We are no longer accepting cases regarding these products. Due to a terrible Supreme Court ruling, consumers injured by this product are no longer permitted to sue the manufacturers of this device. We wish we could help, but the Supreme Court has taken the rights of citizens away to protect the profits of medical device manufacturers. For more information, please read the following New York Times article entitled “Medical Device Ruling Redraws Lines on Lawsuits.“
Penile prosthesis operations are delicate surgeries that attempt to help men overcome erectile dysfunction. These implants come with many possible complications that may include infection or malfunction of the implant which can require painful reoperations. Author D. Droggin from the Department of Urology at University of Columbia, New York, worked on a study titled “Antibiotic Coating Reduces Penile Prosthesis Infection”, where the main goal was to determine how well a new antibiotic-coated penile prosthesis inhibits infection by reducing bacterial adhesion.
The study observed the medical records of three groups of patients who used three different types of penile implants. The first type of implant observed was the American Medical Systems (AMS) inflatable penile prosthesis, the second was the AMS antibiotic-coated prosthesis, and the third type was the AMS nonantibiotic-coated prosthesis. Droggin states “A total of 152 men aged from 27 to 79 years with erectile dysfunction underwent implantation of the AMS inflatable penile prosthesis. Fifty-eight patients received the antibiotic-coated prosthesis between July 2001 and November 2003, and 94 patients received the nonantibiotic-coated prosthesis between July 1990 and June 2001.”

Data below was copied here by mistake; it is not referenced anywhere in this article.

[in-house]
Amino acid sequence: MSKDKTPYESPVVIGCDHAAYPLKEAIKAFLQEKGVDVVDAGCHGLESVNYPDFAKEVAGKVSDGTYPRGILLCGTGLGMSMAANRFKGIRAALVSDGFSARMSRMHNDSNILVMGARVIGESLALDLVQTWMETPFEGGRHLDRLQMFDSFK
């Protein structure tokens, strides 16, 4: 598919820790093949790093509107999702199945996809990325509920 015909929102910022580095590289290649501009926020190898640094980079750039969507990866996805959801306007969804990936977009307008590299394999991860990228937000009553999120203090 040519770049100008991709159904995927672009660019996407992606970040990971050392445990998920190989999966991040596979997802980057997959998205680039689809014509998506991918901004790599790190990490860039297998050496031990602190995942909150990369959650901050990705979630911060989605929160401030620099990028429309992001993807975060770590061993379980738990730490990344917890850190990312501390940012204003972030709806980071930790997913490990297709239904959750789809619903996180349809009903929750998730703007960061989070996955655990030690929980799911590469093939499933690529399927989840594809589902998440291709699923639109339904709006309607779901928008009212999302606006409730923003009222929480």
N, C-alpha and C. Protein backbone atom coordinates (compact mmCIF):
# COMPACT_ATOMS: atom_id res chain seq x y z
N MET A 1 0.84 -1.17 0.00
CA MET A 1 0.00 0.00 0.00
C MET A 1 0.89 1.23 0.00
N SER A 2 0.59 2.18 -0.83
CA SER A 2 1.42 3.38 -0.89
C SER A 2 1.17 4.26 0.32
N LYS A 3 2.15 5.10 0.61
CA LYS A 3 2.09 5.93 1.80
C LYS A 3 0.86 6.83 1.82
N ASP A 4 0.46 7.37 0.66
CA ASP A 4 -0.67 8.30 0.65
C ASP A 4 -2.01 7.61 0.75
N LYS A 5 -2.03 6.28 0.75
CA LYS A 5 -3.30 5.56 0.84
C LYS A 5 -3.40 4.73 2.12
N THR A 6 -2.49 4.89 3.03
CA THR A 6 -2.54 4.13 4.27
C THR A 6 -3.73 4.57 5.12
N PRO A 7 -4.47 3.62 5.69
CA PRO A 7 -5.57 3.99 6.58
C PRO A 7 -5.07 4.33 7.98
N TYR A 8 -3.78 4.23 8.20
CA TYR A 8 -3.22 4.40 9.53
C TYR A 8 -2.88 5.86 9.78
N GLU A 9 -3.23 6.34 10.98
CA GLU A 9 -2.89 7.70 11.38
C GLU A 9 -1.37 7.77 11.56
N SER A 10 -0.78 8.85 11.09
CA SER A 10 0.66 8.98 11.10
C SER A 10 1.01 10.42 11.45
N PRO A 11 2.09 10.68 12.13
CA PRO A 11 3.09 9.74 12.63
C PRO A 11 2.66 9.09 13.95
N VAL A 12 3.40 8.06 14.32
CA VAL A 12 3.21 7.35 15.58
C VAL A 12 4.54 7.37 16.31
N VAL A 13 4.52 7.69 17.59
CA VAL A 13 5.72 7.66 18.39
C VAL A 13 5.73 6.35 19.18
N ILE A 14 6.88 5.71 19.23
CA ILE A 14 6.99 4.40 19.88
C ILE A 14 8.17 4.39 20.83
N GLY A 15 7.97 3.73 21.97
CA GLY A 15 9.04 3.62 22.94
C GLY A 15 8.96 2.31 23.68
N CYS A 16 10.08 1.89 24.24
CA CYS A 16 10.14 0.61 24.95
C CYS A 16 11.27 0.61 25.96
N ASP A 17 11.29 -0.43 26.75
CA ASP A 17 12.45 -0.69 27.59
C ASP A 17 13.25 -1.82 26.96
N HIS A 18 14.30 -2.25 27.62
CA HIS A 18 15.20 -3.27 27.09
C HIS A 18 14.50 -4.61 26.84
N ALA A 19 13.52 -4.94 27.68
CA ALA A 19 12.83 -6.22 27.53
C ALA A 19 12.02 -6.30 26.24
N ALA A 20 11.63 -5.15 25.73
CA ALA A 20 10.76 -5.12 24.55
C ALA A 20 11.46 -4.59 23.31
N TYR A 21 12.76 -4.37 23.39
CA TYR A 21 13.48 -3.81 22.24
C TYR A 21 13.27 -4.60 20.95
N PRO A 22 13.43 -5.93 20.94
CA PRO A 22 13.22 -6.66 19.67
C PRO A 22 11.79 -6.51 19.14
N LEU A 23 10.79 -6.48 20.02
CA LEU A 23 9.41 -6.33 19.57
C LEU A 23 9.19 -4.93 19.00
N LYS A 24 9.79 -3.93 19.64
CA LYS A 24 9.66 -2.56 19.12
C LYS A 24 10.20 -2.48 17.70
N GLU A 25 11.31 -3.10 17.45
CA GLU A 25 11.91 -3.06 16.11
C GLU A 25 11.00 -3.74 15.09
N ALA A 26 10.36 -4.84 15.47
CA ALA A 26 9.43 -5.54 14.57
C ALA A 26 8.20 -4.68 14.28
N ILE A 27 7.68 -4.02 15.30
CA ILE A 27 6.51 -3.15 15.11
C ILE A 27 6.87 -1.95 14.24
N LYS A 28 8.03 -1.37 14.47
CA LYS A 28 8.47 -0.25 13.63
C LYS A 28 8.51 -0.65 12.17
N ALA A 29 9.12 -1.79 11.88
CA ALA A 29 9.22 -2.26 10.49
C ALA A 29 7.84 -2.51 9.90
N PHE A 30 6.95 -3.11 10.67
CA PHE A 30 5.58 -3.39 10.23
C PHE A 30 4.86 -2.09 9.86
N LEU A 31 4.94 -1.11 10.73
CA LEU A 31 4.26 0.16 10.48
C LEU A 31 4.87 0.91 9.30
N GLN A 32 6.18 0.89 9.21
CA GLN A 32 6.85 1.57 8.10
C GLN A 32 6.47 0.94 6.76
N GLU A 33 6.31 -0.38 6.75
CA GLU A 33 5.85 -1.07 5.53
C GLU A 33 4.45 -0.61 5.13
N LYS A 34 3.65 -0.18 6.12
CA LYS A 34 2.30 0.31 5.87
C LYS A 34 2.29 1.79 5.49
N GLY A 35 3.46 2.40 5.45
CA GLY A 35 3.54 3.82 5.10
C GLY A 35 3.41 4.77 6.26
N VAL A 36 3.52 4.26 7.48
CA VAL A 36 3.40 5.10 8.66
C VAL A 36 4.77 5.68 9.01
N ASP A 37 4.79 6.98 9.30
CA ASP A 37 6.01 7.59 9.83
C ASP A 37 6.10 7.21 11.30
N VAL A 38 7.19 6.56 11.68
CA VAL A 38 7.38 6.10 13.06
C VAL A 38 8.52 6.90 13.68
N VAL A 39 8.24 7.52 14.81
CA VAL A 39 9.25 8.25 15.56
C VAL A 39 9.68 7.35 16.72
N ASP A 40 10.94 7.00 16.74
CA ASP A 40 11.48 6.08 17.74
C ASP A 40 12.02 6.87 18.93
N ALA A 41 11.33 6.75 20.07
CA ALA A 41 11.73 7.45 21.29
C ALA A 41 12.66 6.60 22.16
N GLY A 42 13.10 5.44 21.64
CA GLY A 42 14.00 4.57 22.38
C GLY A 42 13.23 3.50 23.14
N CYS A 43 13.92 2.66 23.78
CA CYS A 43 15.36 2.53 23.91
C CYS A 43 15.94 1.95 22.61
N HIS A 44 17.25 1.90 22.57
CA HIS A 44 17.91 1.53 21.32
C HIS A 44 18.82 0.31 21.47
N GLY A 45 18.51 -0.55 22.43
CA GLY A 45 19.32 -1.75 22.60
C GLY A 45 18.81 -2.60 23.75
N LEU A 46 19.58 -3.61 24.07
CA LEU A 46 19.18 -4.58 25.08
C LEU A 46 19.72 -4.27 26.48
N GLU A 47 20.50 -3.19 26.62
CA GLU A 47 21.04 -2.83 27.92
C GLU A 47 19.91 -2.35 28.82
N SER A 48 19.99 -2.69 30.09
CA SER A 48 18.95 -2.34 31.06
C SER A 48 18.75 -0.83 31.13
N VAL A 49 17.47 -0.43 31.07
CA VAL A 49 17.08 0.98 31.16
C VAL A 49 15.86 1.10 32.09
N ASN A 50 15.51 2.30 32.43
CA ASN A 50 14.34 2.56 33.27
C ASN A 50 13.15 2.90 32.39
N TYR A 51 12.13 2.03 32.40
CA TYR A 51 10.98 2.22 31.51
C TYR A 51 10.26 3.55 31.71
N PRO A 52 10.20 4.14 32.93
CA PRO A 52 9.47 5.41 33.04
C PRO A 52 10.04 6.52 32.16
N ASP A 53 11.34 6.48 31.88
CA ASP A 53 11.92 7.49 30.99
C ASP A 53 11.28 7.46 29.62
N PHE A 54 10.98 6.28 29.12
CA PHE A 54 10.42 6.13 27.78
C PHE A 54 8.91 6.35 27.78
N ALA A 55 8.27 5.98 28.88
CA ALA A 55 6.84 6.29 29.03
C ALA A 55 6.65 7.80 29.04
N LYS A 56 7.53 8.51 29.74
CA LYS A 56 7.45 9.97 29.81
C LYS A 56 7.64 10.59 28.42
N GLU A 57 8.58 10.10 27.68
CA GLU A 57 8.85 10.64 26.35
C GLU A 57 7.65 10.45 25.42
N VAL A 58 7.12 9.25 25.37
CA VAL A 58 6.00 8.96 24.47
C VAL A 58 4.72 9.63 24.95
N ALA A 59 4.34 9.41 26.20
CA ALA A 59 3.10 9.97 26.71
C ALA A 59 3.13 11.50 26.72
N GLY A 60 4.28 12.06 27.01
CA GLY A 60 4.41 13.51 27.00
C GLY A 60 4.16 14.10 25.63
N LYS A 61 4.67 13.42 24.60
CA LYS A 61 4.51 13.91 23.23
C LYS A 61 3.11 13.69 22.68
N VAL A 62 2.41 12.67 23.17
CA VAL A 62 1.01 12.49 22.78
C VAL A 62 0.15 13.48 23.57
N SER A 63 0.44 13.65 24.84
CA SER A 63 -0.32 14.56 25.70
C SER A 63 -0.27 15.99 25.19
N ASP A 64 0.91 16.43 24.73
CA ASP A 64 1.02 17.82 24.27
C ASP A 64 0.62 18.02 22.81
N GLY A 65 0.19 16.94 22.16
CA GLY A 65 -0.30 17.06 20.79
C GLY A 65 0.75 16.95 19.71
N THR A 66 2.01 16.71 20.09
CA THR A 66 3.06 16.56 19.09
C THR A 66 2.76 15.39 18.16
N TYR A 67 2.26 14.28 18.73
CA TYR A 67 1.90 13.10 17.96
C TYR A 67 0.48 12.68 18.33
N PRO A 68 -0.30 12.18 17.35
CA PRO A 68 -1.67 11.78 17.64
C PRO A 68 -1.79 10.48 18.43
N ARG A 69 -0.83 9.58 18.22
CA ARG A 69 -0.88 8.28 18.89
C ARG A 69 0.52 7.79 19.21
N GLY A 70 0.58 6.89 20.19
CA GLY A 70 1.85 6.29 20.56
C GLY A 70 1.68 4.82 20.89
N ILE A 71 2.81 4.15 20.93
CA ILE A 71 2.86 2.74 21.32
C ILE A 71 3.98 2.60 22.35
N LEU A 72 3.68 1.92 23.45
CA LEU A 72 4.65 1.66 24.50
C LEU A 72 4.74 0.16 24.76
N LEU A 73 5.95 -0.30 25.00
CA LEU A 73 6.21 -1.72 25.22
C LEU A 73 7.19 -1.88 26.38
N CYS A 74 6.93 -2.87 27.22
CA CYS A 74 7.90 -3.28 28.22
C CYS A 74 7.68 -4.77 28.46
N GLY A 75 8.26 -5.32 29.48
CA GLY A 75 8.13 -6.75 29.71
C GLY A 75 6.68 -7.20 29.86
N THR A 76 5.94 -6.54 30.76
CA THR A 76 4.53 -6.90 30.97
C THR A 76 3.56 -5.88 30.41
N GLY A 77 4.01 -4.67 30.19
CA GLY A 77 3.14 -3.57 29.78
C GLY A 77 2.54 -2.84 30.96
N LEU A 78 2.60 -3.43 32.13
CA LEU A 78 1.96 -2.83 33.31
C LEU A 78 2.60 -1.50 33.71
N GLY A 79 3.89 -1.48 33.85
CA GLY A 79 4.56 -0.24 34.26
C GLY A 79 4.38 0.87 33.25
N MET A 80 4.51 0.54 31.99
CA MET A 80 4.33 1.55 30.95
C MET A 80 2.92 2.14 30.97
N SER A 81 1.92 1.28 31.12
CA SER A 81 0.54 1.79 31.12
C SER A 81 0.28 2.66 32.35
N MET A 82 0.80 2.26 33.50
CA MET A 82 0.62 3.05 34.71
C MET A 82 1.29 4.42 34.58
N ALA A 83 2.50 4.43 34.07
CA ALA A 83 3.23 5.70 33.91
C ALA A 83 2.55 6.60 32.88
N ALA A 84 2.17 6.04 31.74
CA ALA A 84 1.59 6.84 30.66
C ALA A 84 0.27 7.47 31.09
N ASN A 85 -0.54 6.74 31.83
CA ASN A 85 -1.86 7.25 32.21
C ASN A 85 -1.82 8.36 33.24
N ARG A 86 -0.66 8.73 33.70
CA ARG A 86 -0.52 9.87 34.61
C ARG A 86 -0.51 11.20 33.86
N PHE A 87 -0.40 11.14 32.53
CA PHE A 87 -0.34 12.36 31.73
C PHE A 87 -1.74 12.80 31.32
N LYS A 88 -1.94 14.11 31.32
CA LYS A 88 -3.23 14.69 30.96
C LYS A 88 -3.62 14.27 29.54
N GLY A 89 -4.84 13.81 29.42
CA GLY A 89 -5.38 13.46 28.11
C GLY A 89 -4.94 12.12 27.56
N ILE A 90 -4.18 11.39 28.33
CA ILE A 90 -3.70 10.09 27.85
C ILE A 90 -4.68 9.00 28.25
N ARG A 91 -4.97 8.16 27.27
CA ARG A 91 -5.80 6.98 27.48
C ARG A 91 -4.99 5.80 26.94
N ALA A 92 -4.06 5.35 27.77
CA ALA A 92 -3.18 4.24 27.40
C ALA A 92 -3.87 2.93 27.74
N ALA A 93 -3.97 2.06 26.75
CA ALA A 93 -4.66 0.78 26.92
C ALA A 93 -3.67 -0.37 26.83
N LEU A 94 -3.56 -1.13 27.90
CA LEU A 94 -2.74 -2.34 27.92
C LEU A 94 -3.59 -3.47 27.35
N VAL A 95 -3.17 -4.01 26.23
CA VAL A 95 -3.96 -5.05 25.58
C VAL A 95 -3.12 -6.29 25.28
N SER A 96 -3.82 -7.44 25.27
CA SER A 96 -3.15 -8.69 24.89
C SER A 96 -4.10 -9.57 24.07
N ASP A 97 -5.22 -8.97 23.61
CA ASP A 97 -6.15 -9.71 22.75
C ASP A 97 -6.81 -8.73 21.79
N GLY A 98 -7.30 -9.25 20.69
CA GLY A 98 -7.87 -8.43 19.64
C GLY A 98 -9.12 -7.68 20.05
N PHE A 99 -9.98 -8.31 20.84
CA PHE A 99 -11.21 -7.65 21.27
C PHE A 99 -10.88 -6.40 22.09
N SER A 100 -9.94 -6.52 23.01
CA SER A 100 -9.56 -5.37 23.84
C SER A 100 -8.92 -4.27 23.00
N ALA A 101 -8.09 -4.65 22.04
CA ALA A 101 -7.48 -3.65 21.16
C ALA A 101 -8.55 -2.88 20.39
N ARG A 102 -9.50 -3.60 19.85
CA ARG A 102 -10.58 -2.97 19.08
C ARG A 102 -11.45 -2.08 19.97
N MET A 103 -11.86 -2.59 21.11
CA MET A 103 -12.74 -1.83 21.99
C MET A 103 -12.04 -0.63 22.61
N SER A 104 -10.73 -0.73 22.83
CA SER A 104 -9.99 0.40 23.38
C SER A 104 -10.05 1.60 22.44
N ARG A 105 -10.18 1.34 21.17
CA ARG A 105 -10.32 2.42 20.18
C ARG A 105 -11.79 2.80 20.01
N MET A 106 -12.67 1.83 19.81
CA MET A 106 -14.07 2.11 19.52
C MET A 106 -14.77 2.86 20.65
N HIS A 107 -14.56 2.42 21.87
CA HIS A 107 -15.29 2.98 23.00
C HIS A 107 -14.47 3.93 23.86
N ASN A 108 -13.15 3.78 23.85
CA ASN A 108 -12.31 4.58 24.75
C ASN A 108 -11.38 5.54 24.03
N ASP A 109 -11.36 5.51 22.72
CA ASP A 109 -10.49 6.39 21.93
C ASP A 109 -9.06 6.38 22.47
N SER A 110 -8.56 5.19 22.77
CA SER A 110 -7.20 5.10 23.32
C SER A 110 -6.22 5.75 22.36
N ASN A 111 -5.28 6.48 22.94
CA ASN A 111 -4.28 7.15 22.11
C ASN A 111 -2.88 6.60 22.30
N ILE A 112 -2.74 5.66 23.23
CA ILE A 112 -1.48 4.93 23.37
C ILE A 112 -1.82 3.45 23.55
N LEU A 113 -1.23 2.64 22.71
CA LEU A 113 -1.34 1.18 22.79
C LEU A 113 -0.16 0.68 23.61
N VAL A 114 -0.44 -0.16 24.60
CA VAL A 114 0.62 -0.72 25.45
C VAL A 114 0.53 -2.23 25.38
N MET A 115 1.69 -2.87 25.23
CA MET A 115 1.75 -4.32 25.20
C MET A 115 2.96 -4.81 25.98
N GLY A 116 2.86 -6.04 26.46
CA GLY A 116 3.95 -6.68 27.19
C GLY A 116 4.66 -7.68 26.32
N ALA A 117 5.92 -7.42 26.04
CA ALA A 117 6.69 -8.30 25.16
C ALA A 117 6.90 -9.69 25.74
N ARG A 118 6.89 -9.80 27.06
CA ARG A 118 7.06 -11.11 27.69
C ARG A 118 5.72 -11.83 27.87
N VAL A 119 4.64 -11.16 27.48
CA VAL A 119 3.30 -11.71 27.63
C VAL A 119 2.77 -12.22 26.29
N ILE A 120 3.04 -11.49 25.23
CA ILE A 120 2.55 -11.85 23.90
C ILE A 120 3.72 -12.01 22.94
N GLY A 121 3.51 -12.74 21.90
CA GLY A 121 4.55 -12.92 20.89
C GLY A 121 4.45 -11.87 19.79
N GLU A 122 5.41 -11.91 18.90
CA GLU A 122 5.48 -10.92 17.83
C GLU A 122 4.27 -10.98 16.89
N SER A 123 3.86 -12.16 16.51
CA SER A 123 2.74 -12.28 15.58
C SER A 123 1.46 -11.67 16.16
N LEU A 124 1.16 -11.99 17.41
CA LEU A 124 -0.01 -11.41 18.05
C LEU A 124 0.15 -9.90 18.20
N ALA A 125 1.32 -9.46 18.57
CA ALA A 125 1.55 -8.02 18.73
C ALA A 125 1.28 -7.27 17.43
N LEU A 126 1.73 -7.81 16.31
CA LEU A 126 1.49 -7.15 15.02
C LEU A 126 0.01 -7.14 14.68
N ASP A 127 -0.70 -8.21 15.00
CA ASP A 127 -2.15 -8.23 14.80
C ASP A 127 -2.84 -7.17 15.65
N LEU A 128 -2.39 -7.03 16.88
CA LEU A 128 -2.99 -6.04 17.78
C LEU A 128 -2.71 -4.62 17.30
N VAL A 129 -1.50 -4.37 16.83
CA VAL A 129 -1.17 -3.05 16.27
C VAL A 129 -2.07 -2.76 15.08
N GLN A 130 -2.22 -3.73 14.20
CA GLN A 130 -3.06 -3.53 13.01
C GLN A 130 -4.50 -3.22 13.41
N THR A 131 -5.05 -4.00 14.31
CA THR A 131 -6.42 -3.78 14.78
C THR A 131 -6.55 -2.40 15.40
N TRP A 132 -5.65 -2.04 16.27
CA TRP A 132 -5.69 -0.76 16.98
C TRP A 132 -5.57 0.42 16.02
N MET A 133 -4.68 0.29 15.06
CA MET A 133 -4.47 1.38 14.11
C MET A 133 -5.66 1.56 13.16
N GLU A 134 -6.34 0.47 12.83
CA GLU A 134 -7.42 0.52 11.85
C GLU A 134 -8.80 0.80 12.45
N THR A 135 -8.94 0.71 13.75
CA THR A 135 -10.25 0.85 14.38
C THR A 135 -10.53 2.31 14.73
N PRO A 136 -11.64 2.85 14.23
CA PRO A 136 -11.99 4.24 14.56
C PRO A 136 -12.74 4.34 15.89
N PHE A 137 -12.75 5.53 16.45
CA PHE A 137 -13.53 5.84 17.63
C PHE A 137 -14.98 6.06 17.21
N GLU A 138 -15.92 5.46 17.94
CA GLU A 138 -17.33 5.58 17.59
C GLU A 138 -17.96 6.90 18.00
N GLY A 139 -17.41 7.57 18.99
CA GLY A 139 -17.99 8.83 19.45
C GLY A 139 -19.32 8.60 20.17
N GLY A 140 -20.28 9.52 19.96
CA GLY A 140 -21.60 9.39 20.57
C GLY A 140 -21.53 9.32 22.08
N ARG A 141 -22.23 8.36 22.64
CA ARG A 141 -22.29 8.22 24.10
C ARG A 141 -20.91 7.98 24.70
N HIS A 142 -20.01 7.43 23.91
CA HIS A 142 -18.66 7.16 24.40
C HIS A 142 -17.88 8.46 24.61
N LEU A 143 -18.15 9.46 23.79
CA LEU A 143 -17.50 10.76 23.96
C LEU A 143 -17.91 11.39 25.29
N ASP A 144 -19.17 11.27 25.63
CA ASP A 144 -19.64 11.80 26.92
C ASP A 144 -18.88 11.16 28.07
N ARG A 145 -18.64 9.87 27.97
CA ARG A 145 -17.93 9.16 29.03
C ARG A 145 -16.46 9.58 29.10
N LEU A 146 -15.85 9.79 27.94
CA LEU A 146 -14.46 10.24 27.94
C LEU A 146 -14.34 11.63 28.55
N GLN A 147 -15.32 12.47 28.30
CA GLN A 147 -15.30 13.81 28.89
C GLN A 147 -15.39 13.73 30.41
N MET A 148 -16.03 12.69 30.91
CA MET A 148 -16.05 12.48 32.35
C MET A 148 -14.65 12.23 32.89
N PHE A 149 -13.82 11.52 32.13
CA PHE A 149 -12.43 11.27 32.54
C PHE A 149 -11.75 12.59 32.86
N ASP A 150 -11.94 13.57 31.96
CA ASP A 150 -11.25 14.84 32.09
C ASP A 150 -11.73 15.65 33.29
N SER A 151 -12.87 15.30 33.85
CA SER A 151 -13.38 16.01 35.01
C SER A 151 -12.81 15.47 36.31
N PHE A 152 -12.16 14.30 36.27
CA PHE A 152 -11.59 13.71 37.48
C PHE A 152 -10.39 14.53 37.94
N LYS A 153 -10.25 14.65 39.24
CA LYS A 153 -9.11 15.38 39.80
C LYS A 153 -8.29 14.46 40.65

Results from the study showed that most of the patients had reported that some degree of infection occurred. The infections were seen as soon as 1 day and up to 6 months after the operation. Surgery was required to correct the infections for 15 of the patients who used the prostheses not coated with antibiotics, and no infections were found with patients who used the antibiotic-coated prosthesis implants. The researchers and authors of this study conclude that antibiotic-coated prosthesis can inhibit the growth of bacteria on the prosthesis and reduce the risk of infections.
Unfortunately, many men use penile implants not coated with antibiotics, and are thus prone to infection. Infection and complications are risks accompanying all surgical procedures, but what is most important is that the manufacturers of the medical devices used make all patients and doctors aware of the rate at which these risks are associated with the implantation of their product. Sadly, this has not been the case with American Medical Systems and their penile prostheses, and many men have entered the surgery unaware of the rate at which reoperation is required and at which complications occur.
As a result of this, a number of men have chosen to file penile implant lawsuits.
Our Penile Prosthesis Lawsuit Information page is a great place to start if you have any questions about penile prostheses.